Running a seasonal business comes with a wide variety of challenges, from cash flow to staffing and inventory management. Excess inventory, finding good help, and staying afloat in the off-season are all very real concerns that get business owners’ attention. 

Yet, one issue that isn’t discussed enough is marketing a seasonal business. How do you inform potential customers you’re in business or remind past customers that you still exist? 

How to Succeed at Email Marketing in a Seasonal Business

Inventory, staffing, and cash flow are all critical components of a business, but without customers, it’s all meaningless. For a seasonal business to succeed, it not only needs to generate a following but sustain it during the off-season. This is especially true for small businesses that rely on seasonal spikes to generate a major portion of their yearly revenue.

One of the most effective and affordable solutions is email marketing. In fact, studies show that email marketing yields an average return on investment of 4,300%.  

With a return like that, you can’t afford not to utilize email as a part of your overall marketing strategy. With that in mind, here’s how to succeed at email marketing in a seasonal business.

Timing Is Everything

First of all, it’s crucial to have a thorough understanding of your season – when it starts, when it ends, and everything in between. Figuring it out shouldn’t involve guesswork, either. It should be based on data, trends, and research.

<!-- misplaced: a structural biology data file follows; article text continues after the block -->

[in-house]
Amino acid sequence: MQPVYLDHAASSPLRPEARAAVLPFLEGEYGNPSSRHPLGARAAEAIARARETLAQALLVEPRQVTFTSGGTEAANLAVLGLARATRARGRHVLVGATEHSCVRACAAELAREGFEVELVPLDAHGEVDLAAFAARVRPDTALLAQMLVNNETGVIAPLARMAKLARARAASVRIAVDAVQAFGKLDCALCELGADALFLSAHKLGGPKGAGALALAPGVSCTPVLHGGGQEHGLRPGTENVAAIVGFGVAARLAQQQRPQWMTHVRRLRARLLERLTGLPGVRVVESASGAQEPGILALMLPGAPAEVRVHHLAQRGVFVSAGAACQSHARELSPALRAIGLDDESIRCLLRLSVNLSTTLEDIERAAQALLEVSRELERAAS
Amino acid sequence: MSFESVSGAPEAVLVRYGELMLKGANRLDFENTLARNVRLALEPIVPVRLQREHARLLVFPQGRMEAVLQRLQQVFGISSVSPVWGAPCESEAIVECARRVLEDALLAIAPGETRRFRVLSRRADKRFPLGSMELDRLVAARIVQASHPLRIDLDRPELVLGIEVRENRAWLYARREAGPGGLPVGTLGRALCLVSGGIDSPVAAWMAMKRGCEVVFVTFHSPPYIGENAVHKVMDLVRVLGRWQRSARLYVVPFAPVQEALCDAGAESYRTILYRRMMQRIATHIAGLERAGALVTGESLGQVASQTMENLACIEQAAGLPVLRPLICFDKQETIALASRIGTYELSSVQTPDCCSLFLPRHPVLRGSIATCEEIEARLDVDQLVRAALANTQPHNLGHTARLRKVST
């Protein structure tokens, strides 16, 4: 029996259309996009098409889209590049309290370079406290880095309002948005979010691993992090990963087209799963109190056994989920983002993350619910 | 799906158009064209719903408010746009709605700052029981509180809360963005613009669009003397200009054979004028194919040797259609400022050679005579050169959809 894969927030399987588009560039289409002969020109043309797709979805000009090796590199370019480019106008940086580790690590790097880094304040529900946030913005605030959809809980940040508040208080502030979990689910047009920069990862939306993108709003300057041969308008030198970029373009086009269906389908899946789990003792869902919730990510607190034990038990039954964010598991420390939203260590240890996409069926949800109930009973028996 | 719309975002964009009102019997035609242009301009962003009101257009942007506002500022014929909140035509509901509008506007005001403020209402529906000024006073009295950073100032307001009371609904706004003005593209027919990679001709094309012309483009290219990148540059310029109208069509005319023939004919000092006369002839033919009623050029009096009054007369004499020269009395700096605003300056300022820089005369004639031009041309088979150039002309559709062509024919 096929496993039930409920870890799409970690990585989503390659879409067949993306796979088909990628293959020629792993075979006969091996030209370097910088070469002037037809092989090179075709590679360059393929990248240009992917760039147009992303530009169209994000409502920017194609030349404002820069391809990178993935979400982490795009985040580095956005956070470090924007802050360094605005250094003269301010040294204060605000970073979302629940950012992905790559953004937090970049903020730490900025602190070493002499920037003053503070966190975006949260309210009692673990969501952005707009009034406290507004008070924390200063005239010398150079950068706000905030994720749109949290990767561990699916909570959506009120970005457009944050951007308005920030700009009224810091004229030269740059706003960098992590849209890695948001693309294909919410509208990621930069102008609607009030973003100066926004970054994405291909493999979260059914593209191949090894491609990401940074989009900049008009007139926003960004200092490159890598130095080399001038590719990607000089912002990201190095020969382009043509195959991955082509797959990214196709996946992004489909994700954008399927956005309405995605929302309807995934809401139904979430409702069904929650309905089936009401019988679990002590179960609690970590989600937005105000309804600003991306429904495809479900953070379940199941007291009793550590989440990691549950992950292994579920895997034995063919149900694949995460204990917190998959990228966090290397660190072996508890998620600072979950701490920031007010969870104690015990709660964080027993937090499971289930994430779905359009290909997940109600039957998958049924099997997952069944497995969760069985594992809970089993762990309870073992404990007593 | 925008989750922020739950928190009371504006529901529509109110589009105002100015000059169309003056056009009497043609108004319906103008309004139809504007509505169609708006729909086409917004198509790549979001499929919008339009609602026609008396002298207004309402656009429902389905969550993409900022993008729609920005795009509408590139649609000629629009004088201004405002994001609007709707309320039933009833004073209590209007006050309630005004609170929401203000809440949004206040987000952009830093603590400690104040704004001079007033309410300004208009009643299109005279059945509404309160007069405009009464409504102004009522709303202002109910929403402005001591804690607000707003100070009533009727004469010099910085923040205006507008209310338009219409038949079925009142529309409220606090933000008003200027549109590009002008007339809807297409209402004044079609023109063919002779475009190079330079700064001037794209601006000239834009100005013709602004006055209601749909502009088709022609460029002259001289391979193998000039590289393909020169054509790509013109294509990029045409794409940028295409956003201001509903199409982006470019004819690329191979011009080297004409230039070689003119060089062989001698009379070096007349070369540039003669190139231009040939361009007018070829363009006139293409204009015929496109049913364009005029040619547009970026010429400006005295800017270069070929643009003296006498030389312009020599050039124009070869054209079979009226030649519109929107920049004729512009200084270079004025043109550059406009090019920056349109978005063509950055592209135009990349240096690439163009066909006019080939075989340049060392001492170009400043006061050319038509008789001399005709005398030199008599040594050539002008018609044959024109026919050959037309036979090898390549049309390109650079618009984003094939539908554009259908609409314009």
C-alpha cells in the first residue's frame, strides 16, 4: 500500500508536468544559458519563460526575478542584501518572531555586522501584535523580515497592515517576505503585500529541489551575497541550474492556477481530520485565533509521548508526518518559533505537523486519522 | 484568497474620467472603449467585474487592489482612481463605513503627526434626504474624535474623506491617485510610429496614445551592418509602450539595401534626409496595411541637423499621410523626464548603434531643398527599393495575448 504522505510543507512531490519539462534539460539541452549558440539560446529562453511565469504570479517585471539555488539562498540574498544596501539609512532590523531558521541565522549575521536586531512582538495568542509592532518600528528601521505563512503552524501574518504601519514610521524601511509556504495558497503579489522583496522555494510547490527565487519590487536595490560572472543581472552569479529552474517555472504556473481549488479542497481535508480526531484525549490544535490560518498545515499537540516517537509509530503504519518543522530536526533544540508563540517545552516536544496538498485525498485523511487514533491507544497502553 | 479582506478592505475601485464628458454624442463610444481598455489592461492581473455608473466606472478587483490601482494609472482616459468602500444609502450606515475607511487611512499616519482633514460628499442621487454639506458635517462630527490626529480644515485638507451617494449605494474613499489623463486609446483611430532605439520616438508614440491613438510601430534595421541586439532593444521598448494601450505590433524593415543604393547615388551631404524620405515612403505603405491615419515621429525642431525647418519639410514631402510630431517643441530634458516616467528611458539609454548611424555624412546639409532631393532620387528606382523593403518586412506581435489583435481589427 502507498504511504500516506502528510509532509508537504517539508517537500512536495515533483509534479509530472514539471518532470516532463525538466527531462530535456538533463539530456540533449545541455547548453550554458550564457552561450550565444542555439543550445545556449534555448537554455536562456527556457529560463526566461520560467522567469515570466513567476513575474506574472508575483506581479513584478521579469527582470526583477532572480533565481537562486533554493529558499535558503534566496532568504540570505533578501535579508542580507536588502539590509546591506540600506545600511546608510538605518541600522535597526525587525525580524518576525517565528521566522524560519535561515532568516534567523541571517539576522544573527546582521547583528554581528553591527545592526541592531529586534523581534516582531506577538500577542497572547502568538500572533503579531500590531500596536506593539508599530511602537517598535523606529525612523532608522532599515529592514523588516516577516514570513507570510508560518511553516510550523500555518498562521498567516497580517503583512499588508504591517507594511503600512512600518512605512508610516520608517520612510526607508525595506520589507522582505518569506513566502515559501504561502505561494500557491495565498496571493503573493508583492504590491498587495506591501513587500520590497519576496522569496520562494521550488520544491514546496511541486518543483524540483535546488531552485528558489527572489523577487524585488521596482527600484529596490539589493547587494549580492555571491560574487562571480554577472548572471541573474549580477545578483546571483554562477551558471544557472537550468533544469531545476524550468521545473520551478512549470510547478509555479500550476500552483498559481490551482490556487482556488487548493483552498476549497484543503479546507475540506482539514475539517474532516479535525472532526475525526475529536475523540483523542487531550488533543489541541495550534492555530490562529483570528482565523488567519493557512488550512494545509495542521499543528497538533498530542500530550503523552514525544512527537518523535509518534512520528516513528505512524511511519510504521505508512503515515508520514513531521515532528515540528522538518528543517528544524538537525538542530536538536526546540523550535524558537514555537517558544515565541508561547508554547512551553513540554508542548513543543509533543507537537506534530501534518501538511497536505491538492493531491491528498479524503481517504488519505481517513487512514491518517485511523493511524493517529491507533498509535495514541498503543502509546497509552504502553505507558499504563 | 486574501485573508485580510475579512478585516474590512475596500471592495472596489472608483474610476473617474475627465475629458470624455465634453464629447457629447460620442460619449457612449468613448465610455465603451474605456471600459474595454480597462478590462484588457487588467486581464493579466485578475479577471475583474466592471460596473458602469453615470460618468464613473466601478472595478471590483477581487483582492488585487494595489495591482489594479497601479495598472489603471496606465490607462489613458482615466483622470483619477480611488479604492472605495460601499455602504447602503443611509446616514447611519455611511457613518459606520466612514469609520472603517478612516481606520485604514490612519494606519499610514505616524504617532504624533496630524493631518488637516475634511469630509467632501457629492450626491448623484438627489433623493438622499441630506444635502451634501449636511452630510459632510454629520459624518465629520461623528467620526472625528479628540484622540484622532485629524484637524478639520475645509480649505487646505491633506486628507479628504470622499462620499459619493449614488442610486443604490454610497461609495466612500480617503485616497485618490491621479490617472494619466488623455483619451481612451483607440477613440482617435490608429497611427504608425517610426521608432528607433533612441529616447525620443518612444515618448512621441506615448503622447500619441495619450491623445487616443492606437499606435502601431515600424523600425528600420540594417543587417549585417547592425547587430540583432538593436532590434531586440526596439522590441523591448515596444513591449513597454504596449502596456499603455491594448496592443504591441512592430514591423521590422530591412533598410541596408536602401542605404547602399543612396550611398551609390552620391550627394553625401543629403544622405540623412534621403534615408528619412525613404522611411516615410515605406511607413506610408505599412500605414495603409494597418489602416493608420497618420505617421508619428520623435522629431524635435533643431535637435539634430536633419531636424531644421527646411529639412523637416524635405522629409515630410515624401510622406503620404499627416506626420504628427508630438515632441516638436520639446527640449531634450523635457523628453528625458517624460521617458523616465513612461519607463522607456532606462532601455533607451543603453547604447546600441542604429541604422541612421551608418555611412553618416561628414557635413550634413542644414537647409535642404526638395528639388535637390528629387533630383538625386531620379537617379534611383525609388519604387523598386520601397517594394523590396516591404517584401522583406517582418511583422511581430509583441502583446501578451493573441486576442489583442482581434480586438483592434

As email is one of the best e-commerce strategies, you need to understand your audience and product seasonality. When do the first customers purchase your product/service? Take a holiday lighting company, for example. When do people first start hanging lights? Especially festive folks are likely getting lights up prior to Thanksgiving, meaning your email marketing campaign shouldn’t wait until December – it should start in early November or even October.

On the other end of the spectrum, when do the last customers purchase your product/service? There are always those who wait until Christmas Eve to do their shopping or put lights up. Maybe they’ve been busy, or maybe they’ve been out of town. Regardless, there are people paying for holiday lights all the way up to the holidays, so naturally, your email marketing campaign shouldn’t let up until then.